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ICC Sentences LRA Leader to 25 Years

Dominic Ongwen’s Status as Child Victim Factors into Punishment

Dominic Ongwen at his confirmation of charges hearing in ICC courtroom I on 21 January 2016 © ICC-CPI.

The International Criminal Court (ICC) today imposed a 25-year-sentence on Dominic Ongwen, a former leader of the Lord’s Resistance Army (LRA). The sentence marks an important milestone in the search for justice for victims of the grave international crimes committed by this notorious armed group in northern Uganda.

At the sentencing hearing, the court explained that it weighed a number of considerations, including the breadth and gravity of the crimes and Ongwen’s culpability, but also the fact he was abducted as a child, forced to join the LRA, and lost any opportunity to become a “valuable member of his community.” Ongwen – the first LRA leader to be held accountable – had been found guilty of 61 war crimes and crimes against humanity that included hundreds killed, child victims, and sexual violence.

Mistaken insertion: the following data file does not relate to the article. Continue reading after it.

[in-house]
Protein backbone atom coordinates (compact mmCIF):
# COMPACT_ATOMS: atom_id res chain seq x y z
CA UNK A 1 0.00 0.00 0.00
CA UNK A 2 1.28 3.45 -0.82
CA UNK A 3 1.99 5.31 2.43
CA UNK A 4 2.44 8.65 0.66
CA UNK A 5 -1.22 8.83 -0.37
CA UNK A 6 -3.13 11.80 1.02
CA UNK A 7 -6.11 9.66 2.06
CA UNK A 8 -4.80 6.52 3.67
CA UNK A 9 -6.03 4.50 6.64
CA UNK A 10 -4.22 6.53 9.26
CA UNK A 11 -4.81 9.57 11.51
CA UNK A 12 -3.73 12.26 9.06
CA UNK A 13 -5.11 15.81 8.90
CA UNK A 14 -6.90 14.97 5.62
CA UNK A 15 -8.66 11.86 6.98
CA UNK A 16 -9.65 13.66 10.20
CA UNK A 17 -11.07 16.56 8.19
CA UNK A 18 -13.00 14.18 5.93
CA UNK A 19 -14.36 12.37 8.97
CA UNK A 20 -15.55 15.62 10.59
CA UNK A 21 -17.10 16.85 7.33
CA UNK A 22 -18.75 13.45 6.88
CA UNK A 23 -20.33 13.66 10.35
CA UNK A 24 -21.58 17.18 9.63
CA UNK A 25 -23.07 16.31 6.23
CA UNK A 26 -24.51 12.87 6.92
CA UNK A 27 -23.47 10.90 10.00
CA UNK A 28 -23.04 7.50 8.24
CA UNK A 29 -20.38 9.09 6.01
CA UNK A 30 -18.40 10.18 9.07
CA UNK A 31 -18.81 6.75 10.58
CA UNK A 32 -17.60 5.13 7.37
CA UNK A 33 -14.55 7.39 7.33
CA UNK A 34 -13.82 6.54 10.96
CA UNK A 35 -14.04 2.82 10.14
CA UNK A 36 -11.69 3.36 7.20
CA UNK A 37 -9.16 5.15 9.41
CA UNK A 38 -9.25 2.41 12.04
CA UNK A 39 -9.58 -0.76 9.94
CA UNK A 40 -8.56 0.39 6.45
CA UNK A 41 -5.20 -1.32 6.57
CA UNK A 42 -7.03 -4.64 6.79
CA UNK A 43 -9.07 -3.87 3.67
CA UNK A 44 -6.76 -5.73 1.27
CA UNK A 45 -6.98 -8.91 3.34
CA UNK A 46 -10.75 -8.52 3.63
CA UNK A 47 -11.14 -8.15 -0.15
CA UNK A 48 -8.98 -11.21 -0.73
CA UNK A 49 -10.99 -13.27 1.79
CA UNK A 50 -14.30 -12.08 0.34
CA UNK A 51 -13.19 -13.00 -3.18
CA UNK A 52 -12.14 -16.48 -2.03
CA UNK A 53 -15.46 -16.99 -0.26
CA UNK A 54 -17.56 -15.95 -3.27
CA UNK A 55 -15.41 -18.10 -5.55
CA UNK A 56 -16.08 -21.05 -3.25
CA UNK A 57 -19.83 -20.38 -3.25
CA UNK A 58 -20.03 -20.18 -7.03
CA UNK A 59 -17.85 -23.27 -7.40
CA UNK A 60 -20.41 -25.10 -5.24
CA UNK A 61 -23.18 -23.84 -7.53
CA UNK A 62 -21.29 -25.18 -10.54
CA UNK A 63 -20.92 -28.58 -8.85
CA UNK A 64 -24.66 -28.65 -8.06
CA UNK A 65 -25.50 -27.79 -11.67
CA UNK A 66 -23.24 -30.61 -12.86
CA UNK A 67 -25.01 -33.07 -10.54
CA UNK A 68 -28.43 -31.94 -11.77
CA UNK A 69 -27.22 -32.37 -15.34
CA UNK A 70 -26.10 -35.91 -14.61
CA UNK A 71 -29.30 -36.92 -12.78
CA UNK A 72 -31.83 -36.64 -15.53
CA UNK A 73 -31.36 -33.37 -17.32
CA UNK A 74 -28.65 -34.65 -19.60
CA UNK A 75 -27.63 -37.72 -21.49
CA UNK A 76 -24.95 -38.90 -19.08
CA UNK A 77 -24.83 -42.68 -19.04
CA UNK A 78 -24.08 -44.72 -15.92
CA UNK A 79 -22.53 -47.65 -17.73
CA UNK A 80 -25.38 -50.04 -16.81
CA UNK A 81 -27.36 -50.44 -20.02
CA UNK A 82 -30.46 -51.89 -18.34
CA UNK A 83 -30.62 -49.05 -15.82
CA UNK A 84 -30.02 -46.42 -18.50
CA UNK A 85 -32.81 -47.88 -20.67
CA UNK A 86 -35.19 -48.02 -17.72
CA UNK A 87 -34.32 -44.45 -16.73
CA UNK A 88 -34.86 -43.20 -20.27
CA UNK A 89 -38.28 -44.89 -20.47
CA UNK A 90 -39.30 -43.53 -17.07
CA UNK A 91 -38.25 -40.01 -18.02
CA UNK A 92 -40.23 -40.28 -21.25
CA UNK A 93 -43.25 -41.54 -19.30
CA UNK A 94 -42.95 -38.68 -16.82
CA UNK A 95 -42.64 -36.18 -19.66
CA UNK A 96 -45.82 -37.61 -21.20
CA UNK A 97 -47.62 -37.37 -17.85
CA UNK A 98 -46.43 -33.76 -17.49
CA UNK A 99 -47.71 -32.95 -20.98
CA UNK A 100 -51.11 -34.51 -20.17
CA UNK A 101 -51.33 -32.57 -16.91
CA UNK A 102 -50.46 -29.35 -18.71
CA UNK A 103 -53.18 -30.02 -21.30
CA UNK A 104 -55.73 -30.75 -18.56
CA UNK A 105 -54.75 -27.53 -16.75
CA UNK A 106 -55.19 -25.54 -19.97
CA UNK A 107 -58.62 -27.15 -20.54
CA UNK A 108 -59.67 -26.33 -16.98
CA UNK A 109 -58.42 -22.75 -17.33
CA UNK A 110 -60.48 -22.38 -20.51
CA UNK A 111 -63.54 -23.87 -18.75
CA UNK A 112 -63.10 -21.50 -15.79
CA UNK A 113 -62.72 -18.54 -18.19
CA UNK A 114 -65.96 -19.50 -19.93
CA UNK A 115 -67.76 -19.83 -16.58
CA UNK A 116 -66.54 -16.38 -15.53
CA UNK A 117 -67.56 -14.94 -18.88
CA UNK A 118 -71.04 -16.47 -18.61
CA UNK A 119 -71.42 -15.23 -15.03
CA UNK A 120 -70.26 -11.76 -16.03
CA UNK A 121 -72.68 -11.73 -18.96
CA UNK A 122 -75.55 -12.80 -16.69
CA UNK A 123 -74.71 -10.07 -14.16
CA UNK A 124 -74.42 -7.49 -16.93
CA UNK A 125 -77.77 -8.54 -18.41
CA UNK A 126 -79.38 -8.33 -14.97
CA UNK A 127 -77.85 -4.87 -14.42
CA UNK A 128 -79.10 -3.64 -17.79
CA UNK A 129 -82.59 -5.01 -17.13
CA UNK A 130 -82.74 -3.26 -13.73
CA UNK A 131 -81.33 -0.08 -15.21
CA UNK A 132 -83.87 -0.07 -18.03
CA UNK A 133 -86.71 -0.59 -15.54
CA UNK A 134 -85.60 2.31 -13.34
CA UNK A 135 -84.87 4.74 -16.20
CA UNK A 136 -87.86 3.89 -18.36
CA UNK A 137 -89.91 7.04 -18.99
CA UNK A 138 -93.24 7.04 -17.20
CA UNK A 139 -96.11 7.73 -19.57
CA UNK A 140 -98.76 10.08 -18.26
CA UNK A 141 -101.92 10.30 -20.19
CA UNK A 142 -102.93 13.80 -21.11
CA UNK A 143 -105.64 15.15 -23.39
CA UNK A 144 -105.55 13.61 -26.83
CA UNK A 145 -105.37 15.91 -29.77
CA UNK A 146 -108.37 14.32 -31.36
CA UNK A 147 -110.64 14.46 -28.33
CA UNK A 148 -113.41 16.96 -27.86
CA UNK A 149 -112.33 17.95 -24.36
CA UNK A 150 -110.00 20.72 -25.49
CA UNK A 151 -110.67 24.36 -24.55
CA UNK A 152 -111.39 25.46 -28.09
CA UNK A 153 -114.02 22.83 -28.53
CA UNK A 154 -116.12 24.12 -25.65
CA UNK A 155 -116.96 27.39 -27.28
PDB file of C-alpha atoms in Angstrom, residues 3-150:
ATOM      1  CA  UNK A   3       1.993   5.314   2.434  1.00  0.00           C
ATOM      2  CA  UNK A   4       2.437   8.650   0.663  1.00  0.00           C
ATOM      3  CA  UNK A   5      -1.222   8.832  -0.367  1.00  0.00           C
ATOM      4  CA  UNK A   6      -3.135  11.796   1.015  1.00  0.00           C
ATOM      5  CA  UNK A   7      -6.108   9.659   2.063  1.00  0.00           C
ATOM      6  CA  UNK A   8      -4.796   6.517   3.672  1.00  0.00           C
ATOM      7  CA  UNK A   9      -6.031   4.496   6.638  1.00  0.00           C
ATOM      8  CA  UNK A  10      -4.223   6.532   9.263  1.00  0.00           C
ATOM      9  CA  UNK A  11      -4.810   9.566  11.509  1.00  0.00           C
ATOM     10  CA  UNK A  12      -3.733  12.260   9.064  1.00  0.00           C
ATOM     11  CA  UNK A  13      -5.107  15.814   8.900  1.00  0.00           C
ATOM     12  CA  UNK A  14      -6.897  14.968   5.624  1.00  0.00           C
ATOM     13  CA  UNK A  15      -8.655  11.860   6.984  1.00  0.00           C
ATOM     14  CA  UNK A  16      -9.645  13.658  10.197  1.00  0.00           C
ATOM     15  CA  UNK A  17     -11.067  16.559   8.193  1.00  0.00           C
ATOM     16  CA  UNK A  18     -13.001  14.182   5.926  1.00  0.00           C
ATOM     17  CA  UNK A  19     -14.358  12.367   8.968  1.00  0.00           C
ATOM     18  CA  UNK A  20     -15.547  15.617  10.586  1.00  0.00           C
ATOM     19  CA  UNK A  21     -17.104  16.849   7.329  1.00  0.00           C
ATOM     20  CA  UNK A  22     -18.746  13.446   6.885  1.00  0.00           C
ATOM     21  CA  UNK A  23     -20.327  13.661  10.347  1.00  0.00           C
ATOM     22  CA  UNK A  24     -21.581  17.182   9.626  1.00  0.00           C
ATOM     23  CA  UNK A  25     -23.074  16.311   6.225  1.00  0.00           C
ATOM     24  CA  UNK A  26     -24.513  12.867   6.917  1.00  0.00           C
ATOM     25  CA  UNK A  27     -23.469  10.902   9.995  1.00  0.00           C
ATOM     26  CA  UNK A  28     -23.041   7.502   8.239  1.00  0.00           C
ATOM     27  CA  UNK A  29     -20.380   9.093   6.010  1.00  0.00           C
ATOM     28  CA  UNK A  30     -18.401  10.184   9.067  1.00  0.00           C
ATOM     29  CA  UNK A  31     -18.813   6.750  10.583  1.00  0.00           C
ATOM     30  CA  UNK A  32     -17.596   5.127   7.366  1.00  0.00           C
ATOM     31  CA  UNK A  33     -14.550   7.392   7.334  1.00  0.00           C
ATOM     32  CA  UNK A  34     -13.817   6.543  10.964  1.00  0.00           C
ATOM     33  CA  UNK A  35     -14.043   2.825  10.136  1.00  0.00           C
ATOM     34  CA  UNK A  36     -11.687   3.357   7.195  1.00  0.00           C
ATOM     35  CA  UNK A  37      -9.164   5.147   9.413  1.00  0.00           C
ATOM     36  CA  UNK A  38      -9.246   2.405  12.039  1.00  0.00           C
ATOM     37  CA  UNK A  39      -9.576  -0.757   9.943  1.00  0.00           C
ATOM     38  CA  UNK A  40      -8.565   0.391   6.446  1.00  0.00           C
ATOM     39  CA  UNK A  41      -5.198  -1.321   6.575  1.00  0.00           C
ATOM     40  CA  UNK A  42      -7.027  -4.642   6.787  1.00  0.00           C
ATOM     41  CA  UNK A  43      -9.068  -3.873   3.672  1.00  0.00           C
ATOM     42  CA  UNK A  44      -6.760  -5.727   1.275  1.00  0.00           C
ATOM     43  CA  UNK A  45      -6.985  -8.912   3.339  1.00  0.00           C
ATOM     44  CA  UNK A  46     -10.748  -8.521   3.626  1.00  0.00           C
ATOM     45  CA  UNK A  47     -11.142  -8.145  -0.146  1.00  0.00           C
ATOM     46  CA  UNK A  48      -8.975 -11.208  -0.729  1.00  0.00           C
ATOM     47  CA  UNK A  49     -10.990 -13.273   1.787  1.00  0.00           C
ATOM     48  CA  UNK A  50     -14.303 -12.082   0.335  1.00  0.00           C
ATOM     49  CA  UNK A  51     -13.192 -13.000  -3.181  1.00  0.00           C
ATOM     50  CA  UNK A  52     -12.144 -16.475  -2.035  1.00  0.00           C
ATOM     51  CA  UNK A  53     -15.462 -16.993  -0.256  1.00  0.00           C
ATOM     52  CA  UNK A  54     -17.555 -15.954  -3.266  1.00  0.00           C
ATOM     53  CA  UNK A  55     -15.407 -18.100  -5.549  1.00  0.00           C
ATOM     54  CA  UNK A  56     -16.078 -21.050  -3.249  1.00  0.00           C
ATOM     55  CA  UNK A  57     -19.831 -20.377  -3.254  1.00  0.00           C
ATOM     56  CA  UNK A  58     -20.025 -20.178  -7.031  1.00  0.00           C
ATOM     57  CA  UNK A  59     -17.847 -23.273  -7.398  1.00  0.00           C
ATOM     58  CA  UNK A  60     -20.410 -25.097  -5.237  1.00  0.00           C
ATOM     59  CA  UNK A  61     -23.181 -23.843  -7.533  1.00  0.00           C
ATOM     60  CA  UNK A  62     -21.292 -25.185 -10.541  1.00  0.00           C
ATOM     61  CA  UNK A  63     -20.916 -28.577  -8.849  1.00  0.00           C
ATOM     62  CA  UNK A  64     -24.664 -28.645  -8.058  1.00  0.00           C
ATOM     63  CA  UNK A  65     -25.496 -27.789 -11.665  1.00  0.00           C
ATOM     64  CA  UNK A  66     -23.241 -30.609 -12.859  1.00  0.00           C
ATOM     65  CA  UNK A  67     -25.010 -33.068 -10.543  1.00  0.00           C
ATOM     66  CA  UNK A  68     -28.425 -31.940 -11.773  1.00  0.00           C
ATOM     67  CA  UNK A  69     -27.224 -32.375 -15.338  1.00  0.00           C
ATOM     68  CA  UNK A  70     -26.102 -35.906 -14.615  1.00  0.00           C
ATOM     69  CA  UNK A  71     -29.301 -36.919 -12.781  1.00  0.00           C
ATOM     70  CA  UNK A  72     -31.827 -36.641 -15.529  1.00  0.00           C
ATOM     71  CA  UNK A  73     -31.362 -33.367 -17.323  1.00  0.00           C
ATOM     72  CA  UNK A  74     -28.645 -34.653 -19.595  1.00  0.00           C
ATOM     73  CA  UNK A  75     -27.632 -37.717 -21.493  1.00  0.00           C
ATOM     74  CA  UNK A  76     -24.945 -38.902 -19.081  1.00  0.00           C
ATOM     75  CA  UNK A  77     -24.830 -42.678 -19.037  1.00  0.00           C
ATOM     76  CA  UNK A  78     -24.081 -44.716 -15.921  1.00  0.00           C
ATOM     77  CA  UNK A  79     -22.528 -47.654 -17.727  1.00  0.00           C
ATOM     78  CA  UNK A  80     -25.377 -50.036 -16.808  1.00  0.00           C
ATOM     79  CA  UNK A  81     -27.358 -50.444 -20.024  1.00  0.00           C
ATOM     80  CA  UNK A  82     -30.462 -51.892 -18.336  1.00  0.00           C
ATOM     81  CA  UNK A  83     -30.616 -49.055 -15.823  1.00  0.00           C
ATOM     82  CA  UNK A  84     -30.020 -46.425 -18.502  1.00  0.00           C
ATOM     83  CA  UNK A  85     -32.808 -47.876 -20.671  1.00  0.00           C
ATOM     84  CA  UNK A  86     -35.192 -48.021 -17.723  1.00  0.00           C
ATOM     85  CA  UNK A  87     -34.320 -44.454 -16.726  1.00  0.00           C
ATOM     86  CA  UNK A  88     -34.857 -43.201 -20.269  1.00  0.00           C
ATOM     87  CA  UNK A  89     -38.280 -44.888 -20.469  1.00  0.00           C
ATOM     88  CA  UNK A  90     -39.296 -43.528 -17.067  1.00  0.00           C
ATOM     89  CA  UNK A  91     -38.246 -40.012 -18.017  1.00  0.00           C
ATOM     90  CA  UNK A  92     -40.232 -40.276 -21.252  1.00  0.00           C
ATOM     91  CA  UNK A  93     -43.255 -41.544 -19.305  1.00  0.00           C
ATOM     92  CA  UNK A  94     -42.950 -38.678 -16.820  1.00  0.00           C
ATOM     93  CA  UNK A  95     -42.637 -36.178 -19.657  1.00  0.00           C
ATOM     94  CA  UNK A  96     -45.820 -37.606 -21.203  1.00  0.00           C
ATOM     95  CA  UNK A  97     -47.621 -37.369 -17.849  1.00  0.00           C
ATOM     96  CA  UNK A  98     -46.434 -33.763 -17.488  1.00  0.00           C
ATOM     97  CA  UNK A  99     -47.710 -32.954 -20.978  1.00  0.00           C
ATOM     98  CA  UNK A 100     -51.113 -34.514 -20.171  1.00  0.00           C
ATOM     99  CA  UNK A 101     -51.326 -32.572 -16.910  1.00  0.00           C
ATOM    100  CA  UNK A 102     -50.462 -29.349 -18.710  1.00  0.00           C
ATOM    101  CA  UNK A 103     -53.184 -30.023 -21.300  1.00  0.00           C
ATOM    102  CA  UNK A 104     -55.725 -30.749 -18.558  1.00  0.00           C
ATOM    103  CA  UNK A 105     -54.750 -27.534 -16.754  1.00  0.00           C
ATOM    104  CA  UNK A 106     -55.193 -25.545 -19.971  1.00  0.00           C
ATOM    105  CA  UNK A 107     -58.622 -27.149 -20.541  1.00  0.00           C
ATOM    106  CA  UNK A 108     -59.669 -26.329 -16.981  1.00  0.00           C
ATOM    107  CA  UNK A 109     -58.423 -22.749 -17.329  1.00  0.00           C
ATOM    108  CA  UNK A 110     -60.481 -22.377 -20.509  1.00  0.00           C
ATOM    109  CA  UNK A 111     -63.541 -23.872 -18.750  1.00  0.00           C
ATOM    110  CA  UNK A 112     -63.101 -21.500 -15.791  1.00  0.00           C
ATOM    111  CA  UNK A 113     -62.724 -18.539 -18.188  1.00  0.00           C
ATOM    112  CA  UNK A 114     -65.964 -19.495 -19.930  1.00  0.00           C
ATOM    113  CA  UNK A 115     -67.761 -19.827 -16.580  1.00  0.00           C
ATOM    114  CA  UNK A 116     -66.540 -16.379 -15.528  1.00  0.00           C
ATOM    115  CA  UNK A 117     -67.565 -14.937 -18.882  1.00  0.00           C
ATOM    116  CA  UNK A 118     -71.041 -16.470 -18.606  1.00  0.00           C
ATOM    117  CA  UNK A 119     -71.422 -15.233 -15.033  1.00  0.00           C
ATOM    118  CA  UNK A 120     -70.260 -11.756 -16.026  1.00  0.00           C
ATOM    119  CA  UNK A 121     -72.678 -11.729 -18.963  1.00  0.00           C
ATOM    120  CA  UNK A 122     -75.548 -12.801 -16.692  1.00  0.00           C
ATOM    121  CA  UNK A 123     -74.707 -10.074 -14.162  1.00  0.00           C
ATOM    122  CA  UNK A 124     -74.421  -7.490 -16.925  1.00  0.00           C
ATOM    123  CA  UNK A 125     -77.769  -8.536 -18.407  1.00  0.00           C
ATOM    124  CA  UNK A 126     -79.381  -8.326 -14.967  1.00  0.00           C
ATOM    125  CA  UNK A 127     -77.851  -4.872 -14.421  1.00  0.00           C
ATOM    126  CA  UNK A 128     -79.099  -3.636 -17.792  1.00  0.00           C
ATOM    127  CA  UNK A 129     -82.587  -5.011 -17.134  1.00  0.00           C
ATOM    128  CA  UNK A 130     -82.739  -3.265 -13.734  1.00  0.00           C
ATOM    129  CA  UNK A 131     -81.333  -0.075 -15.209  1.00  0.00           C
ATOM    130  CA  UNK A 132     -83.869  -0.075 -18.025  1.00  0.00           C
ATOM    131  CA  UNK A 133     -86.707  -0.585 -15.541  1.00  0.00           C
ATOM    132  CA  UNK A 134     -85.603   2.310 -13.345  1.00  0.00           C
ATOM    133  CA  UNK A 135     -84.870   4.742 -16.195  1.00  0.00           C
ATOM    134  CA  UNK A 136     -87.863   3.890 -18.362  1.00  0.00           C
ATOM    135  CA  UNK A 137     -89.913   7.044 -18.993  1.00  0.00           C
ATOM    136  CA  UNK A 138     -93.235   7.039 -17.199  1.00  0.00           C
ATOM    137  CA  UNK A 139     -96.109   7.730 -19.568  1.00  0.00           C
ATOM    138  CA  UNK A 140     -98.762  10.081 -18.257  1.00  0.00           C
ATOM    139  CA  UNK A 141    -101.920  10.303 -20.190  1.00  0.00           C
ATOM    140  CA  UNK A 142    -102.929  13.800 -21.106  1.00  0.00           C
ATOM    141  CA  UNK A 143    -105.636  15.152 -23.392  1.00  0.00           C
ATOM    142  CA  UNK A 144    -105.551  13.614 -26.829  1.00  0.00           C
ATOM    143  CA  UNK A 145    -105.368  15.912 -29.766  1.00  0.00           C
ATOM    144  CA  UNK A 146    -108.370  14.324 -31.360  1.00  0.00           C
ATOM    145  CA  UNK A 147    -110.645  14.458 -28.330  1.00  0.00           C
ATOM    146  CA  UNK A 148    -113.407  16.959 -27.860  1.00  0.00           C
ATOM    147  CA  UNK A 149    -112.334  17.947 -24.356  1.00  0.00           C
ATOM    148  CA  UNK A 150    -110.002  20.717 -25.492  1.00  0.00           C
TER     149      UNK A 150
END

The personal circumstances Ongwen faced led the court to reject a life sentence even though other aspects of the case would have made such a sentence appropriate. One judge dissented, arguing for a higher sentence of 30 years in prison.

The court made several other important determinations in the case, rejecting defense arguments that duress or diminished mental capacity were mitigating factors.

The court also rejected applying Ugandan traditional reconciliation measures in lieu of imprisonment as sought by the defense. The court stated the ICC would not have authority under its Rome Statute to impose such a sentence, but also that the victim participants in the trial clearly conveyed they opposed such an approach. 

The next phase in this case will be hearings on reparations for victims of the crimes, an important aspect of the ICC’s role in bringing redress.

Today’s sentencing should not obscure a gaping hole in accountability for LRA crimes. Joseph Kony – the LRA’s founding leader and only remaining living ICC suspect for LRA crimes – remains a fugitive. Kony has been operating in a disputed border area of Sudan and South Sudan as of mid-2020. The ICC – without its own police force – cannot ensure his apprehension. On behalf of the victims, governments in the region and beyond should recommit to working together, along with United Nations peacekeeping missions, to see that he too faces justice at last.

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